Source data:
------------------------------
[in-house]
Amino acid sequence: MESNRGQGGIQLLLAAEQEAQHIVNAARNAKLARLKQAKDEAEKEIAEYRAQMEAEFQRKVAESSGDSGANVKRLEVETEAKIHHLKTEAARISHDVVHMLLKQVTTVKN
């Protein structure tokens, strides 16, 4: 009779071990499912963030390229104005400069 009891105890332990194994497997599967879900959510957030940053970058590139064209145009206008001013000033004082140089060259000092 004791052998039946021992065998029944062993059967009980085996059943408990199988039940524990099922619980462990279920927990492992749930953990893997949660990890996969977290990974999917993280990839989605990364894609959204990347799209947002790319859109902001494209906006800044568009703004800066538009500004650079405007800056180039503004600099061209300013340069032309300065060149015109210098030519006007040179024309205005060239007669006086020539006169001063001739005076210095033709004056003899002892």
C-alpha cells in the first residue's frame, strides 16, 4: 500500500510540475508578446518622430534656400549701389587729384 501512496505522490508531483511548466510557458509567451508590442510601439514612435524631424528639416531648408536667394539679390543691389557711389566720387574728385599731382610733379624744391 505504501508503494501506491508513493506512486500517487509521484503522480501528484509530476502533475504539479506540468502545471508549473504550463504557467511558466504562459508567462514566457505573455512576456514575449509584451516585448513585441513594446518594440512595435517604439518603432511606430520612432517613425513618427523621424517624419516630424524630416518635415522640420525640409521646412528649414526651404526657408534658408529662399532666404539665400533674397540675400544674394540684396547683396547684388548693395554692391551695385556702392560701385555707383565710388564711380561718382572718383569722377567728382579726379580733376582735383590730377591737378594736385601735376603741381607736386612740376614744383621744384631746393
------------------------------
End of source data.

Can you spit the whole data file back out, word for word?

[in-house]
Amino acid sequence: MESNRGQGGIQLLLAAEQEAQHIVNAARNAKLARLKQAKDEAEKEIAEYRAQMEAEFQRKVAESSGDSGANVKRLEVETEAKIHHLKTEAARISHDVVHMLLKQVTTVKN
């Protein structure tokens, strides 16, 4: 009779071990499912963030390229104005400069 009891105890332990194994497997599967879900959510957030940053970058590139064209145009206008001013000033004082140089060259000092 004791052998039946021992065998029944062993059967009980085996059943408990199988039940524990099922619980462990279920927990492992749930953990893997949660990890996969977290990974999917993280990839989605990364894609959204990347799209947002790319859109902001494209906006800044568009703004800066538009500004650079405007800056180039503004600099061209300013340069032309300065060149015109210098030519006007040179024309205005060239007669006086020539006169001063001739005076210095033709004056003899002892």
C-alpha cells in the first residue's frame, strides 16, 4: 500500500510540475508578446518622430534656400549701389587729384 501512496505522490508531483511548466510557458509567451508590442510601439514612435524631424528639416531648408536667394539679390543691389557711389566720387574728385599731382610733379624744391 505504501508503494501506491508513493506512486500517487509521484503522480501528484509530476502533475504539479506540468502545471508549473504550463504557467511558466504562459508567462514566457505573455512576456514575449509584451516585448513585441513594446518594440512595435517604439518603432511606430520612432517613425513618427523621424517624419516630424524630416518635415522640420525640409521646412528649414526651404526657408534658408529662399532666404539665400533674397540675400544674394540684396547683396547684388548693395554692391551695385556702392560701385555707383565710388564711380561718382572718383569722377567728382579726379580733376582735383590730377591737378594736385601735376603741381607736386612740376614744383621744384631746393